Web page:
Self-management

Prevention

To prevent dehydration, drink plenty of fluids and eat foods high in water such as fruits and vegetables. Letting thirst be your guide is an adequate daily guideline for most healthy people.

People may need to take in more fluids if they are experiencing conditions such as:

  • Vomiting or diarrhea. If your child is vomiting or has diarrhea, start giving extra water or an oral rehydration solution at the first signs of illness. Don't wait until dehydration occurs.
  • Strenuous exercise. In general, it's best to start hydrating the day before strenuous exercise. Producing lots of clear, dilute urine is a good indication that you're well-hydrated. During the activity, replenish fluids at regular intervals and continue drinking water or other fluids after you're finished.
  • Hot or cold weather. You need to drink additional water in hot or humid weather to help lower your body temperature and to replace what you lose through sweating. You may also need extra water in cold weather to combat moisture loss from dry air, particularly at higher altitudes
  • Illness. Older adults most commonly become dehydrated during minor illnesses — such as influenza, bronchitis or bladder infections. Make sure to drink extra fluids when you're not feeling well.
Oct. 29, 2016
References
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  2. Aurbach PS. Dehydration, rehydration and hyperhydration. In: Wilderness Medicine. 6th ed. Philadelphia, Pa.: Mosby Elsevier; 2012. http://www.clinicalkey.com. Accessed Aug. 19, 2016.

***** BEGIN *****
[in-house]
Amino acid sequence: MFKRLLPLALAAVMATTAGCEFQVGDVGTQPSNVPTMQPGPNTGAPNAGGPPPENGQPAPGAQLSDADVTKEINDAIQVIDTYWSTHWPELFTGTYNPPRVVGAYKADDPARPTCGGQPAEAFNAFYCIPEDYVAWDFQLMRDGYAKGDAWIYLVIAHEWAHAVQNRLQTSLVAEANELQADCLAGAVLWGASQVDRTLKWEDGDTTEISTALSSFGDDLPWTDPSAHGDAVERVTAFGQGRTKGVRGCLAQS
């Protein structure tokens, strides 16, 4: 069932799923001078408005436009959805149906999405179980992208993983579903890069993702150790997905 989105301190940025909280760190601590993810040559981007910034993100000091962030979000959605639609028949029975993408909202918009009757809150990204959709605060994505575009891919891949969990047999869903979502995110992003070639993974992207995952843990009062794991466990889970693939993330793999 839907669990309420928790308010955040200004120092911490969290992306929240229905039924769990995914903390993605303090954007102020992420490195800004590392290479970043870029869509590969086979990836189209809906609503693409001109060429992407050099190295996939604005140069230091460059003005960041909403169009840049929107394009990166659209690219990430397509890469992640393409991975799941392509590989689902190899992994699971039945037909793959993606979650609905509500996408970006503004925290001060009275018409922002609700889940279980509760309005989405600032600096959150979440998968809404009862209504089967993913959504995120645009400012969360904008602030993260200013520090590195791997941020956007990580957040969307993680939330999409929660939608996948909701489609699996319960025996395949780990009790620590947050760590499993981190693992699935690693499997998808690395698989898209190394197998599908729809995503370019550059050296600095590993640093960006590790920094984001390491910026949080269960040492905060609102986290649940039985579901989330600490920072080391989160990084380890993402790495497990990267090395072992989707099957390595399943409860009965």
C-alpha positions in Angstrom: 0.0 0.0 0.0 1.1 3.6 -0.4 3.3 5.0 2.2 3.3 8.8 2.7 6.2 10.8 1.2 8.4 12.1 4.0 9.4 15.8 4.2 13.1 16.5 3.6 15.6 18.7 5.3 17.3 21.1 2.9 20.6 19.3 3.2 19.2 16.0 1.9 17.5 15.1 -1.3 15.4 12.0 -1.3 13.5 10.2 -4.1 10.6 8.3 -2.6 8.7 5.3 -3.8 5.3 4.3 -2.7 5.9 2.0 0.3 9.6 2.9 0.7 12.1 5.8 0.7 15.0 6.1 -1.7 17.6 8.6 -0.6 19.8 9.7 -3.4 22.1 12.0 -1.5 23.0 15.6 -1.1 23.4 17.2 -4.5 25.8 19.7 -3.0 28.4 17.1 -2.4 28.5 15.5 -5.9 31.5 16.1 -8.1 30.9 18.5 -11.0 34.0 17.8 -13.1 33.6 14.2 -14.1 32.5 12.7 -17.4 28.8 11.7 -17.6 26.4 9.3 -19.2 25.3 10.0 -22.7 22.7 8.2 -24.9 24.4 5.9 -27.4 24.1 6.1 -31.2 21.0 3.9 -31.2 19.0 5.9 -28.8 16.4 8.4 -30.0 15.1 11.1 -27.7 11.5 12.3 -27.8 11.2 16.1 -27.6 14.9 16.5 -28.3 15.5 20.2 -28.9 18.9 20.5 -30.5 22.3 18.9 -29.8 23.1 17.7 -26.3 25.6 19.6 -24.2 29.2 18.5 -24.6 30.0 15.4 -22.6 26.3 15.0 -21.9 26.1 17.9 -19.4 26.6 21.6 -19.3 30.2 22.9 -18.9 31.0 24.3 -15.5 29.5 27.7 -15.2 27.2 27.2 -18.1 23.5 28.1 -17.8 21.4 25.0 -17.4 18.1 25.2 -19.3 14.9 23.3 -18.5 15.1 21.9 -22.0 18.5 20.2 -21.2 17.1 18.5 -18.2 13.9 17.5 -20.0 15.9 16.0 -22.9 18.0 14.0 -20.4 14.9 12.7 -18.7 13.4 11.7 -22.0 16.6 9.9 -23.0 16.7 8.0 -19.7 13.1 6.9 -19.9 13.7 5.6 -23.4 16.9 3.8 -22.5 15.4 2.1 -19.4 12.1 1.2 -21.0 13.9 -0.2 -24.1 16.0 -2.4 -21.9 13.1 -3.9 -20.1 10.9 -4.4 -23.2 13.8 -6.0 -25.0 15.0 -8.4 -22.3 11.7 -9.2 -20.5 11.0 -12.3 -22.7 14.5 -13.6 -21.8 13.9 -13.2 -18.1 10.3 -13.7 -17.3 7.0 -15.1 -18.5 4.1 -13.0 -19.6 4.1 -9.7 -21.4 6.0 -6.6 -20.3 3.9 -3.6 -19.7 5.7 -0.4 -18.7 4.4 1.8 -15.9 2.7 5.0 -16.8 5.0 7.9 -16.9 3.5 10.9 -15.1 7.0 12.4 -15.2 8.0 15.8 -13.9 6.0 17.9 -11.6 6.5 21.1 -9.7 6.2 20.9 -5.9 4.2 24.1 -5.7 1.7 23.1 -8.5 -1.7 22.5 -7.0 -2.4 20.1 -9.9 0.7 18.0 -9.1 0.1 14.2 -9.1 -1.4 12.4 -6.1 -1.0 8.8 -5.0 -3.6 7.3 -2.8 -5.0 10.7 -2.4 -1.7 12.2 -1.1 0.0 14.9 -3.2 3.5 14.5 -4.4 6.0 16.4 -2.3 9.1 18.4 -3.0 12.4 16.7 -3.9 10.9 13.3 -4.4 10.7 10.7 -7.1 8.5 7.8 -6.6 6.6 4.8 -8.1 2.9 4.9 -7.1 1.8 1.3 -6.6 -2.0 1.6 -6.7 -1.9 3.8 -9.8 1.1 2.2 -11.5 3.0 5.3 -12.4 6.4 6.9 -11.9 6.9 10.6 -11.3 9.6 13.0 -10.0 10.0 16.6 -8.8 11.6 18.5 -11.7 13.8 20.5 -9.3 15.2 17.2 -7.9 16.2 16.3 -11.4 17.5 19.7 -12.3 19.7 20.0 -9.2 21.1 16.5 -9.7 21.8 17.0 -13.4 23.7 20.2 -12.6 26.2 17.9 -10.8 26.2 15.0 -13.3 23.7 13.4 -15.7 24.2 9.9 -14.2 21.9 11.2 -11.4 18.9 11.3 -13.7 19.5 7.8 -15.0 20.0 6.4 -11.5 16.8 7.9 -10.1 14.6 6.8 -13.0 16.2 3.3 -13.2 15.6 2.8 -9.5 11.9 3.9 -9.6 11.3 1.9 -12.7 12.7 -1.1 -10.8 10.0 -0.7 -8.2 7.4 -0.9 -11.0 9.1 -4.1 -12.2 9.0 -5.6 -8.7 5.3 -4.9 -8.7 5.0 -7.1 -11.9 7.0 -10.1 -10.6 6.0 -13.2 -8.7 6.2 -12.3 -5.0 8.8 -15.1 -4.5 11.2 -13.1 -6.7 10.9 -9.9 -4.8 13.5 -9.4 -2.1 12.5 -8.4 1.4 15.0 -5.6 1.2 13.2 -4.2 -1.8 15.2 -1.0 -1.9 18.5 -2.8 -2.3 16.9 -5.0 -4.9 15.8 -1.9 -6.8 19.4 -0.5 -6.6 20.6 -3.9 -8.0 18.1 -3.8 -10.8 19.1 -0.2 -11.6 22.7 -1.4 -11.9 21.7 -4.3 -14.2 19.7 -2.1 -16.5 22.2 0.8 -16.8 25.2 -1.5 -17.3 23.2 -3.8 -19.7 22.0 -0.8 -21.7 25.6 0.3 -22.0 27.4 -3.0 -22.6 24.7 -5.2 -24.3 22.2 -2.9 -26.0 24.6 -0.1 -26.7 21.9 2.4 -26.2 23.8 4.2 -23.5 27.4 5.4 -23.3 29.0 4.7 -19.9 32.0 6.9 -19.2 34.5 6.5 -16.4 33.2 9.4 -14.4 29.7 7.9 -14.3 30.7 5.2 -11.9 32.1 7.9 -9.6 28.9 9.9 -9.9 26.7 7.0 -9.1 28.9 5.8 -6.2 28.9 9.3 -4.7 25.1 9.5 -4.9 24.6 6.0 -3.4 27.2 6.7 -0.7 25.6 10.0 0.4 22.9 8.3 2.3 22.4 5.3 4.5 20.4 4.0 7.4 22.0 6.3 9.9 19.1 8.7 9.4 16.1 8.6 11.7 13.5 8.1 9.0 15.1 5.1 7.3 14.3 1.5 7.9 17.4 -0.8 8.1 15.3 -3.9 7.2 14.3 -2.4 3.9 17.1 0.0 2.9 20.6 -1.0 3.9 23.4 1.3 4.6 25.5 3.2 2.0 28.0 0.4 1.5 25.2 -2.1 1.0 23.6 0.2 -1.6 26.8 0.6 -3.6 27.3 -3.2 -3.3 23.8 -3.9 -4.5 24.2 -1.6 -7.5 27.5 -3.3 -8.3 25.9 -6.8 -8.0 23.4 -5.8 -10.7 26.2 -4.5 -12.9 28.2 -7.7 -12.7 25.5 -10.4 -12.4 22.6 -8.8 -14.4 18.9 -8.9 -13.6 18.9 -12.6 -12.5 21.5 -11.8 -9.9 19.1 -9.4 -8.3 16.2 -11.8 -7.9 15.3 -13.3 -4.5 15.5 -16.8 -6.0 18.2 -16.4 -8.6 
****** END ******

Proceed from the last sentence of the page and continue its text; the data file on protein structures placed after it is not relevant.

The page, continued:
3. Diarrhea. National Institute of Diabetes and Digestive and Kidney Diseases. https://www.niddk.nih.gov/health-information/health-topics/digestive-diseases/diarrhea/Pages/facts.aspx. Accessed Aug. 19, 2016.
  4. AskMayoExpert. Dehydration. Rochester, Minn.: Mayo Foundation for Medical Education and Research; 2014.
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  6. Miller HJ. Dehydration in the older adult. Journal of Gerontological Nursing. 2015;41:8.
  7. Heat and athletes. Centers for Disease Control and Prevention. http://www.cdc.gov/extremeheat/athletes.html. Accessed Aug. 19, 2016.
  8. Somers MJ. Treatment of hypovolemia (dehydration) in children. http://www.uptodate.com/home. Accessed Aug. 19, 2016.
  9. Sterns RH. Etiology, clinical manifestations and diagnosis of volume depletion in adults. http://www.uptodate.com/home. Accessed Aug. 19, 2016.
  10. Marx JA, et al., eds. Heat-related emergencies. In: Rosen's Emergency Medicine: Concepts and Clinical Practice. 8th ed. Philadelphia, Pa.: Saunders Elsevier; 2014. http://www.clinicalkey.com. Accessed Aug. 19, 2016.
  11. Freedman S. Oral rehydration therapy. http://www.uptodate.com/home. Accessed Aug. 19, 2016.
  12. Thomas DT, et al. American College of Sports Medicine Joint Position Statement. Nutrition and Athletic Performance. Medicine and Science in Sports and Exercise. 2016;48:543.
  13. Takahashi PY (expert opinion). Mayo Clinic, Rochester, Minn. Sept. 14, 2016.
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